RaveLos Angeles Review of BooksAs monumental and as comprehensive as the Collected Poems is, How to Carry Water may do Clifton’s work greater service. In addition to including 10 new poems not in the Collected, this slim but substantial volume streamlines Clifton’s strongest work, enabling readers to better see and enjoy the micro and macro impact of her astonishing career ... To its credit, How to Carry Water manages to do an excellent job representing the wide spectrum of Clifton’s poetics ... Missing are some classics ... Their absence is inexplicable to me, but at least all are easily available on the internet ... Intentionally or not, these lacunae do a different kind of work in that they allow equally strong (but lesser known) poems to shine. With fewer poems competing for a reader’s attention, it is easier to see patterns emerge across Clifton’s oeuvre ... Clifton’s poems are witty, conversational, and self-reflexive ... Clifton’s greatness lies in her poems’ directionalities. Because we can read her work in reverse to the Harlem Renaissance, but also because we can read her forward, to now, to a day she did not live into.
Edited by Joy Harjo
RaveThe Los Angeles Review of Books... a remarkable collection and a vital addition to the vast Norton anthology lineup ... the most inclusive and the most comprehensive anthology of Native American poetry to date ... an unusual anthology in that it seems to have no interest in individual canonicity. It prioritizes genealogy over gatekeeping. Or, put another way, the anthology is less about poets and more about poems, which aligns with much Native aesthetic production ... Harjo, Howe, and Foerster have done a marvelous job demonstrating how Indigenous poetry is a not a banner but a quilt ... In addition to scope, the editors make other fascinating editorial decisions. One is the book’s arrangement. Instead of presenting the poets chronologically, this collection is organized by region ... Allowing the poems of the regions to have conversations with these events (and each other) accentuates shared experiences. It makes the subtle argument that Indigenous America is a nation of many nations. There are macro convergences, yes, but there are also discrete regional particularities ... in all honesty, wherever one opens the book, one will encounter a poem that feels urgent, timely, necessary ... Harjo, Howe, and Foerster have put together a fantastic anthology when it comes to reading and teaching, but when it comes to reviewing, there is virtually nothing scandalous for me to write about, even though, in the last decade, big poetry anthologies have emerged as lightning rods of controversy and criticism ... What makes this particular anthology unique (and useful) is its reluctance to play the hierarchy game or the poetic school game or the identity game. Harjo’s organizing principle appears to be equal parts generosity and pedagogy ... decenters the individual author and his or her accomplishments in favor of supporting an entire community. Rather than an assemblage of solos, When the Light of the World Was Subdued, Our Songs Came Through is a chorus. And right now, we need as many powerful voices in union as we can get.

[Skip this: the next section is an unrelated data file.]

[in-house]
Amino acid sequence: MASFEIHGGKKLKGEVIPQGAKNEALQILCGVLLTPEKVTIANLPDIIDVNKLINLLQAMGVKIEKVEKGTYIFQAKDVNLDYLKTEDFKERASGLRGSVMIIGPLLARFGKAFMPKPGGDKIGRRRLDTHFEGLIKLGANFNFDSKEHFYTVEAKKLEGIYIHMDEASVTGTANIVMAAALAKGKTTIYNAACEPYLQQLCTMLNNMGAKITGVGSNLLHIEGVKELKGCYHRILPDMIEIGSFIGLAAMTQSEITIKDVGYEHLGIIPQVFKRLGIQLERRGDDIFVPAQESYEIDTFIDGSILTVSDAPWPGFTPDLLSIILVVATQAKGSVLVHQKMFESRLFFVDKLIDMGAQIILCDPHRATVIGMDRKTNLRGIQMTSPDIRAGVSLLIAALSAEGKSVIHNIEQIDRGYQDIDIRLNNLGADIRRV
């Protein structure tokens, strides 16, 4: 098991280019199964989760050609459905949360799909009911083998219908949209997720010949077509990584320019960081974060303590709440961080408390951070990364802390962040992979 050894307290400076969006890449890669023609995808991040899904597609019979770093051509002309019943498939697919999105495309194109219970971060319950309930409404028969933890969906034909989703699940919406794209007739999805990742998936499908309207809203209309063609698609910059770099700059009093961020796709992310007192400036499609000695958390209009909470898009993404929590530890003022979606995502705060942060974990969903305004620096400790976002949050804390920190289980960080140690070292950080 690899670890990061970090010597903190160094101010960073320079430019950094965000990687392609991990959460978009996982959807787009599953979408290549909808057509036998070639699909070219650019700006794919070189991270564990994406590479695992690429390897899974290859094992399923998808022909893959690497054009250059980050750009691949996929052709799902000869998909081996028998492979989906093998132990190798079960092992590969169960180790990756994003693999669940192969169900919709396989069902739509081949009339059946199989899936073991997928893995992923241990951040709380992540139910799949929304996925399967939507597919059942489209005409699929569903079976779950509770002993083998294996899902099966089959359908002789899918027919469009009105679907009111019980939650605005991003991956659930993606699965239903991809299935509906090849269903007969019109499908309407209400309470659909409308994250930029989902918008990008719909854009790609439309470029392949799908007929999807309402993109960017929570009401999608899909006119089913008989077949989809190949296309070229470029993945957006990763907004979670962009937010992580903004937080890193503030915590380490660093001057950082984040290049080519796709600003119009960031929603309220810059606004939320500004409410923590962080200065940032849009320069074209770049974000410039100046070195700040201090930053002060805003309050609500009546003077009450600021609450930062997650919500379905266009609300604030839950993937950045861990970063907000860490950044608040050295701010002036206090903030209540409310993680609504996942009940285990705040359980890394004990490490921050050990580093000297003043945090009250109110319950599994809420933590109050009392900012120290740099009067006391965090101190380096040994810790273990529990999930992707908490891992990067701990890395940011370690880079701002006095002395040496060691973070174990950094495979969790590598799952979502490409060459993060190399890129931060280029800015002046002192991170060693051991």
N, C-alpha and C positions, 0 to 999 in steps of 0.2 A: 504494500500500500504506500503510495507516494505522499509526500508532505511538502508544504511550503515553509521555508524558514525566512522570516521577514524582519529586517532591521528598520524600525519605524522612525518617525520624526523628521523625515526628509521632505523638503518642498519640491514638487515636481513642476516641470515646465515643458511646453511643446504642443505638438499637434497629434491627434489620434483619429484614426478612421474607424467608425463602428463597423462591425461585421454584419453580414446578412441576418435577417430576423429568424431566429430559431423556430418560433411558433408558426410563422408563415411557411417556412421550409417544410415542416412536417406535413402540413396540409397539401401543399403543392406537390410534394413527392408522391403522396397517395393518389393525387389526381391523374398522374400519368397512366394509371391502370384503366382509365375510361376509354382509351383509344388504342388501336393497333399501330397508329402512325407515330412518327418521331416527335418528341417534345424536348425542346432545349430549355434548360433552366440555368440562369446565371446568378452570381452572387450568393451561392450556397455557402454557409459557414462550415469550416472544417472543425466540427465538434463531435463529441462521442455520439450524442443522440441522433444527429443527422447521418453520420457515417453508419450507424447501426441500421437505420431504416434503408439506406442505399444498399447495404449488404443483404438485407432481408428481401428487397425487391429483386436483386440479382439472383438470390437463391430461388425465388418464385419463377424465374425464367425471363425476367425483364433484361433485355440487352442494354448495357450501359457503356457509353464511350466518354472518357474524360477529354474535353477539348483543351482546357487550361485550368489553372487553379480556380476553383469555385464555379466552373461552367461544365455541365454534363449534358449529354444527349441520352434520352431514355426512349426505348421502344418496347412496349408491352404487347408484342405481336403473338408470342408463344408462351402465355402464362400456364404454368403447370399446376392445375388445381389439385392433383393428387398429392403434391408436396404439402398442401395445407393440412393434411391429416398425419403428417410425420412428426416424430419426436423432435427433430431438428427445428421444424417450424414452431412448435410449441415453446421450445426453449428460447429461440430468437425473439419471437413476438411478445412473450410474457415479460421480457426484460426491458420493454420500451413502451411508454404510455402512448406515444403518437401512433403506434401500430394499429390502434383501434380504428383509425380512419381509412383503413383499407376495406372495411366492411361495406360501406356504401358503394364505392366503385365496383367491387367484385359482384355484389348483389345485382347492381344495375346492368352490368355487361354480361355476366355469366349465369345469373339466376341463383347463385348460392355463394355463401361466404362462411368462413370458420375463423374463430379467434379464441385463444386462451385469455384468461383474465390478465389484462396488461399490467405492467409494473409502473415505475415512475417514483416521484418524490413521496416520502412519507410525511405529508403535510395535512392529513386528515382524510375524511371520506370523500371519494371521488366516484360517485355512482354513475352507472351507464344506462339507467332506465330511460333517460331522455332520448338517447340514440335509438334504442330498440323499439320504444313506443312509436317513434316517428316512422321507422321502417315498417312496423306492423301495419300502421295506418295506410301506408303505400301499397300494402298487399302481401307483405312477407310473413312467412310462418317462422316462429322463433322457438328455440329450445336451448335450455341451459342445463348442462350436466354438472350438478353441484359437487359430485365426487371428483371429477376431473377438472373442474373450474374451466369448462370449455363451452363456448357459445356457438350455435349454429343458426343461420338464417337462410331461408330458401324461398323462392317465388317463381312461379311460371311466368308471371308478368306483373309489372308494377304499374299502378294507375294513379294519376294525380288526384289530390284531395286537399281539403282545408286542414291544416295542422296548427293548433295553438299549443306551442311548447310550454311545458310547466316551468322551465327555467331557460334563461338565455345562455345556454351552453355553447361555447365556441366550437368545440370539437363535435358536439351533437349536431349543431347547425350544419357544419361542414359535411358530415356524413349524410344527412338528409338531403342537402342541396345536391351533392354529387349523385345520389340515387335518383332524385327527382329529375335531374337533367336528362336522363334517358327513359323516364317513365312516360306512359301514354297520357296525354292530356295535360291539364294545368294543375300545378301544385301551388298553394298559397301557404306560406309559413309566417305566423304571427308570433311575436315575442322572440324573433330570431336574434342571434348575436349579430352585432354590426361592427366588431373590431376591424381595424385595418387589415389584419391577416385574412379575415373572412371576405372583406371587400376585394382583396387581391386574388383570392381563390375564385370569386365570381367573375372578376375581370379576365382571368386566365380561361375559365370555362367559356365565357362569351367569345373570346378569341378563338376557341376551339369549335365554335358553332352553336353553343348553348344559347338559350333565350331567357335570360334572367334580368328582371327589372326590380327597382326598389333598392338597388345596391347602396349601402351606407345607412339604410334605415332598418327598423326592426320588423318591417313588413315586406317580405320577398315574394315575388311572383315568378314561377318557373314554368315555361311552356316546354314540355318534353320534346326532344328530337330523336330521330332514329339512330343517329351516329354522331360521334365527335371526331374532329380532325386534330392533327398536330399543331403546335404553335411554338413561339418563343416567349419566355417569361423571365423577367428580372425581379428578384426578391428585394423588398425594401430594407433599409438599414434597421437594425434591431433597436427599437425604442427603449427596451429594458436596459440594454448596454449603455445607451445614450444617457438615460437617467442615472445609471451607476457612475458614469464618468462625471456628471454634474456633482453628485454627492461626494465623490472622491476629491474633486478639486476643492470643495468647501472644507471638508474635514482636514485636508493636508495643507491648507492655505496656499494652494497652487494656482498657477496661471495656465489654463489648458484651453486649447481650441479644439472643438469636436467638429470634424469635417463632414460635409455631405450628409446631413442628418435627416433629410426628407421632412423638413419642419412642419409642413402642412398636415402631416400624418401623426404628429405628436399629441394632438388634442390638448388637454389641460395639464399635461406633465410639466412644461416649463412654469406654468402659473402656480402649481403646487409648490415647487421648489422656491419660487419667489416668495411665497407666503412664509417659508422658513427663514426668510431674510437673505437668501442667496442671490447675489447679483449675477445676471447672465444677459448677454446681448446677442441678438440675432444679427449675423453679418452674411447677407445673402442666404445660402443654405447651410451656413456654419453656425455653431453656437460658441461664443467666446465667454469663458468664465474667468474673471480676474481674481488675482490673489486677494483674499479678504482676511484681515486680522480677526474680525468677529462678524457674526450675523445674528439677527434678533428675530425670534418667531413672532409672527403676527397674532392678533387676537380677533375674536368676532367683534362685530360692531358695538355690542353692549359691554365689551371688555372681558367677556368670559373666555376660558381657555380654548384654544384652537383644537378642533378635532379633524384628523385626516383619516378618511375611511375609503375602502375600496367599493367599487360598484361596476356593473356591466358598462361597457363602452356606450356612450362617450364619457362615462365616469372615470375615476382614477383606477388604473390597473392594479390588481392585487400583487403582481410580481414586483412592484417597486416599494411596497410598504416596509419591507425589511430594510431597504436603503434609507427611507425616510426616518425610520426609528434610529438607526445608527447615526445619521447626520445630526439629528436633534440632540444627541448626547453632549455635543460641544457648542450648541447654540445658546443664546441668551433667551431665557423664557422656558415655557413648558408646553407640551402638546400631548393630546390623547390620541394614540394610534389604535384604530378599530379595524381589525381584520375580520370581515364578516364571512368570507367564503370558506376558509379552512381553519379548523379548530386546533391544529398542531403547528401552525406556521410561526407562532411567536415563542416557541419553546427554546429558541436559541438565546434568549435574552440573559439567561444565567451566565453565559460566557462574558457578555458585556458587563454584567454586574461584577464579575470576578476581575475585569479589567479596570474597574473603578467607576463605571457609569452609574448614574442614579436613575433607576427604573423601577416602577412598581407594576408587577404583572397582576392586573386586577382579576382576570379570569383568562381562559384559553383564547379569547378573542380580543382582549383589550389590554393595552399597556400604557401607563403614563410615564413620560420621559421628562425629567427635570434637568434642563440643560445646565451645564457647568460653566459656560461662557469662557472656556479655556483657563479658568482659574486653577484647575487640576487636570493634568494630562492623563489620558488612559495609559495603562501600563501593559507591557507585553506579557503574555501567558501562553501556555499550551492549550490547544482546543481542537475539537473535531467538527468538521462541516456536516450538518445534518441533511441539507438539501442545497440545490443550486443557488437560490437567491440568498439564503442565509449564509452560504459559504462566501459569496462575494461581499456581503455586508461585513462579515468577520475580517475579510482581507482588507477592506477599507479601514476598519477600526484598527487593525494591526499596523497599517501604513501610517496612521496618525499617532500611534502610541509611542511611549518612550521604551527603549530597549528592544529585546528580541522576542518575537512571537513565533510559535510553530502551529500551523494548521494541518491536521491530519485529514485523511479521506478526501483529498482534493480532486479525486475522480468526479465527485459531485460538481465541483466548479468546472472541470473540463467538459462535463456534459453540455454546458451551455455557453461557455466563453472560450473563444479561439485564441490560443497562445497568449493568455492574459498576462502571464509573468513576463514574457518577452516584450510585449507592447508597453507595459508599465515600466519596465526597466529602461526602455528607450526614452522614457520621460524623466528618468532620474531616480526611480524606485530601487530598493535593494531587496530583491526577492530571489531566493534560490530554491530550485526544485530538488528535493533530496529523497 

RaveKenyon Review... remarkable ... these obits take the genre in an entirely new direction—Chang inverts the impersonal third person perspective, creating a reliable/unreliable first-person speaker who mourns and commemorates the death of a variety of ideas, objects, emotions, and people ... We know we are in the hands of a master. Restrictions in form can often lead to aesthetic and thematic liberation, and I was wholly engrossed by how much Chang accomplishes within the confines of the obituary’s obituary-ness—whether it’s the intense justified verticality to the use of dates, to the mix of objective and subjective intelligence ... That these poems do such complete work with so few tools from the poetry toolbox is humbling. Each poem is a masterwork of compression and compassion ... One of the many marvelous accomplishments of this book is how Chang makes private mourning and public mourning part of the same process.